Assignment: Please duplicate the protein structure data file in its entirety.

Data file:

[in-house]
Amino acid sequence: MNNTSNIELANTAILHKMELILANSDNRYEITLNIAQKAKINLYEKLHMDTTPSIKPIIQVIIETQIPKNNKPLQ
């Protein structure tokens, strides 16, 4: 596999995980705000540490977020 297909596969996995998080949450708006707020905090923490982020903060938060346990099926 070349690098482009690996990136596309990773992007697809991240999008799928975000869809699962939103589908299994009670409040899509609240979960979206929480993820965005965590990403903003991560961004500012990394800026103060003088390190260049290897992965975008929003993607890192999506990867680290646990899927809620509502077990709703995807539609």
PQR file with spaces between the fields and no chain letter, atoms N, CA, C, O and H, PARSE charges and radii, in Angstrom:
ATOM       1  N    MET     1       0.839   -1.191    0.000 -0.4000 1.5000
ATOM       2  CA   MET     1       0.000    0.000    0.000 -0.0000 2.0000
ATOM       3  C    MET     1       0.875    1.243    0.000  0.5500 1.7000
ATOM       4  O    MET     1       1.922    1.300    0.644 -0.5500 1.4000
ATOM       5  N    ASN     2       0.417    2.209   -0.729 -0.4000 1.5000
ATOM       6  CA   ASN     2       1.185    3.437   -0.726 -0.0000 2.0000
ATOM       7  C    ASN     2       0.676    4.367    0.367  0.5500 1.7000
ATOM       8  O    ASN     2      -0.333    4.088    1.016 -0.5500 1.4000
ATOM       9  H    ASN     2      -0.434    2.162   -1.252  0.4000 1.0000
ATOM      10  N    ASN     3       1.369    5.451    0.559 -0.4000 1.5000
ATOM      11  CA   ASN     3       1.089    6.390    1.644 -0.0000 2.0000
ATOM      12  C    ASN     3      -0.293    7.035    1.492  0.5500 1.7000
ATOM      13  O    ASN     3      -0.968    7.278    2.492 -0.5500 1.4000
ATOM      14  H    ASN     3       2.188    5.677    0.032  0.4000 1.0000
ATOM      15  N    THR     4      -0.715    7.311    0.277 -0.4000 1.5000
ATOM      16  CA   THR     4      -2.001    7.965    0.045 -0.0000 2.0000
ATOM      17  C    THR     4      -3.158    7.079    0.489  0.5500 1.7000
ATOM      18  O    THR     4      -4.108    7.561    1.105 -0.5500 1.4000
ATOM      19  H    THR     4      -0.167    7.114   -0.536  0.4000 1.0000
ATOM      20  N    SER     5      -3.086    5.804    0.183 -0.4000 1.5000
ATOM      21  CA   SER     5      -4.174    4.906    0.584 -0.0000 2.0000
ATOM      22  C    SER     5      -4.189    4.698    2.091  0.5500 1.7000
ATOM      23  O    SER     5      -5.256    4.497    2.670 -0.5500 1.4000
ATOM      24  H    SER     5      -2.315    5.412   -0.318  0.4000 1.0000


[in-house]
Amino acid sequence: MNNTSNIELANTAILHKMELILANSDNRYEITLNIAQKAKINLYEKLHMDTTPSIKPIIQVIIETQIPKNNKPLQ
């Protein structure tokens, strides 16, 4: 596999995980705000540490977020 297909596969996995998080949450708006707020905090923490982020903060938060346990099926 070349690098482009690996990136596309990773992007697809991240999008799928975000869809699962939103589908299994009670409040899509609240979960979206929480993820965005965590990403903003991560961004500012990394800026103060003088390190260049290897992965975008929003993607890192999506990867680290646990899927809620509502077990709703995807539609």
PQR file with spaces between the fields and no chain letter, atoms N, CA, C, O and H, PARSE charges and radii, in Angstrom:
ATOM       1  N    MET     1       0.839   -1.191    0.000 -0.4000 1.5000
ATOM       2  CA   MET     1       0.000    0.000    0.000 -0.0000 2.0000
ATOM       3  C    MET     1       0.875    1.243    0.000  0.5500 1.7000
ATOM       4  O    MET     1       1.922    1.300    0.644 -0.5500 1.4000
ATOM       5  N    ASN     2       0.417    2.209   -0.729 -0.4000 1.5000
ATOM       6  CA   ASN     2       1.185    3.437   -0.726 -0.0000 2.0000
ATOM       7  C    ASN     2       0.676    4.367    0.367  0.5500 1.7000
ATOM       8  O    ASN     2      -0.333    4.088    1.016 -0.5500 1.4000
ATOM       9  H    ASN     2      -0.434    2.162   -1.252  0.4000 1.0000
ATOM      10  N    ASN     3       1.369    5.451    0.559 -0.4000 1.5000
ATOM      11  CA   ASN     3       1.089    6.390    1.644 -0.0000 2.0000
ATOM      12  C    ASN     3      -0.293    7.035    1.492  0.5500 1.7000
ATOM      13  O    ASN     3      -0.968    7.278    2.492 -0.5500 1.4000
ATOM      14  H    ASN     3       2.188    5.677    0.032  0.4000 1.0000
ATOM      15  N    THR     4      -0.715    7.311    0.277 -0.4000 1.5000
ATOM      16  CA   THR     4      -2.001    7.965    0.045 -0.0000 2.0000
ATOM      17  C    THR     4      -3.158    7.079    0.489  0.5500 1.7000
ATOM      18  O    THR     4      -4.108    7.561    1.105 -0.5500 1.4000
ATOM      19  H    THR     4      -0.167    7.114   -0.536  0.4000 1.0000
ATOM      20  N    SER     5      -3.086    5.804    0.183 -0.4000 1.5000
ATOM      21  CA   SER     5      -4.174    4.906    0.584 -0.0000 2.0000
ATOM      22  C    SER     5      -4.189    4.698    2.091  0.5500 1.7000
ATOM      23  O    SER     5      -5.256    4.497    2.670 -0.5500 1.4000
ATOM      24  H    SER     5      -2.315    5.412   -0.318  0.4000 1.0000